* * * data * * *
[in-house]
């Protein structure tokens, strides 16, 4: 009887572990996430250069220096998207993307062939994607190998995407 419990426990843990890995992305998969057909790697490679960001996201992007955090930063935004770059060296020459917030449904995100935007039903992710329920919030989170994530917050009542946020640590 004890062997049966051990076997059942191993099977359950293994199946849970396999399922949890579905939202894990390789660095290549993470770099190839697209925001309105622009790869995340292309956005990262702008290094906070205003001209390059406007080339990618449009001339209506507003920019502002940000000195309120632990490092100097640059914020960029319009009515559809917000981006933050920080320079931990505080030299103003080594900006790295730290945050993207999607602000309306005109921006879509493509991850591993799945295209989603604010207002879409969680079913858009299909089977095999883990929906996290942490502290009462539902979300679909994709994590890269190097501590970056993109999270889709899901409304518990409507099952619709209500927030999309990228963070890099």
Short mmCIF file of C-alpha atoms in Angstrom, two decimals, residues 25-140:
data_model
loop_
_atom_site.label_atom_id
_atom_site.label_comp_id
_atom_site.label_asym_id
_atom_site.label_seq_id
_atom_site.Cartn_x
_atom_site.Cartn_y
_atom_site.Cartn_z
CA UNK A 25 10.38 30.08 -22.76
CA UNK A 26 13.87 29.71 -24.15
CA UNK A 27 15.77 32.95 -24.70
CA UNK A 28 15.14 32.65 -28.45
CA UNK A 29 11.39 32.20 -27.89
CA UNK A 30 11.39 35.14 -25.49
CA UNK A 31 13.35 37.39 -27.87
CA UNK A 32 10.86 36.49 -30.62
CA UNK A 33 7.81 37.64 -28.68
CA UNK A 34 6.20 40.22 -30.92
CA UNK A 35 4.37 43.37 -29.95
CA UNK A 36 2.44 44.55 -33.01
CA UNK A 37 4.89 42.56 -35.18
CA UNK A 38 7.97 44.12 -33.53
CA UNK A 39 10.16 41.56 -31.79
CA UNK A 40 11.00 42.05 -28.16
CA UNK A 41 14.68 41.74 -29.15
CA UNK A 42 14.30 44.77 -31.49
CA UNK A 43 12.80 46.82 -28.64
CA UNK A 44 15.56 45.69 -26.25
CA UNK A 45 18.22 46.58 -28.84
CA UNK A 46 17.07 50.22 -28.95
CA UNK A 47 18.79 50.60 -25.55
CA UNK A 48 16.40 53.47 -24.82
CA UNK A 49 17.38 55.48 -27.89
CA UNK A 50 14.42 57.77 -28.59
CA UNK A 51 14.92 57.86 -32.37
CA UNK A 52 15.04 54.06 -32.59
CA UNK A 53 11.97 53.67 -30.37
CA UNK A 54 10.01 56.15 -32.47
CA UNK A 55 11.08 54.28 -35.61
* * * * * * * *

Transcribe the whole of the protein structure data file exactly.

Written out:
[in-house]
């Protein structure tokens, strides 16, 4: 009887572990996430250069220096998207993307062939994607190998995407 419990426990843990890995992305998969057909790697490679960001996201992007955090930063935004770059060296020459917030449904995100935007039903992710329920919030989170994530917050009542946020640590 004890062997049966051990076997059942191993099977359950293994199946849970396999399922949890579905939202894990390789660095290549993470770099190839697209925001309105622009790869995340292309956005990262702008290094906070205003001209390059406007080339990618449009001339209506507003920019502002940000000195309120632990490092100097640059914020960029319009009515559809917000981006933050920080320079931990505080030299103003080594900006790295730290945050993207999607602000309306005109921006879509493509991850591993799945295209989603604010207002879409969680079913858009299909089977095999883990929906996290942490502290009462539902979300679909994709994590890269190097501590970056993109999270889709899901409304518990409507099952619709209500927030999309990228963070890099």
Short mmCIF file of C-alpha atoms in Angstrom, two decimals, residues 25-140:
data_model
loop_
_atom_site.label_atom_id
_atom_site.label_comp_id
_atom_site.label_asym_id
_atom_site.label_seq_id
_atom_site.Cartn_x
_atom_site.Cartn_y
_atom_site.Cartn_z
CA UNK A 25 10.38 30.08 -22.76
CA UNK A 26 13.87 29.71 -24.15
CA UNK A 27 15.77 32.95 -24.70
CA UNK A 28 15.14 32.65 -28.45
CA UNK A 29 11.39 32.20 -27.89
CA UNK A 30 11.39 35.14 -25.49
CA UNK A 31 13.35 37.39 -27.87
CA UNK A 32 10.86 36.49 -30.62
CA UNK A 33 7.81 37.64 -28.68
CA UNK A 34 6.20 40.22 -30.92
CA UNK A 35 4.37 43.37 -29.95
CA UNK A 36 2.44 44.55 -33.01
CA UNK A 37 4.89 42.56 -35.18
CA UNK A 38 7.97 44.12 -33.53
CA UNK A 39 10.16 41.56 -31.79
CA UNK A 40 11.00 42.05 -28.16
CA UNK A 41 14.68 41.74 -29.15
CA UNK A 42 14.30 44.77 -31.49
CA UNK A 43 12.80 46.82 -28.64
CA UNK A 44 15.56 45.69 -26.25
CA UNK A 45 18.22 46.58 -28.84
CA UNK A 46 17.07 50.22 -28.95
CA UNK A 47 18.79 50.60 -25.55
CA UNK A 48 16.40 53.47 -24.82
CA UNK A 49 17.38 55.48 -27.89
CA UNK A 50 14.42 57.77 -28.59
CA UNK A 51 14.92 57.86 -32.37
CA UNK A 52 15.04 54.06 -32.59
CA UNK A 53 11.97 53.67 -30.37
CA UNK A 54 10.01 56.15 -32.47
CA UNK A 55 11.08 54.28 -35.61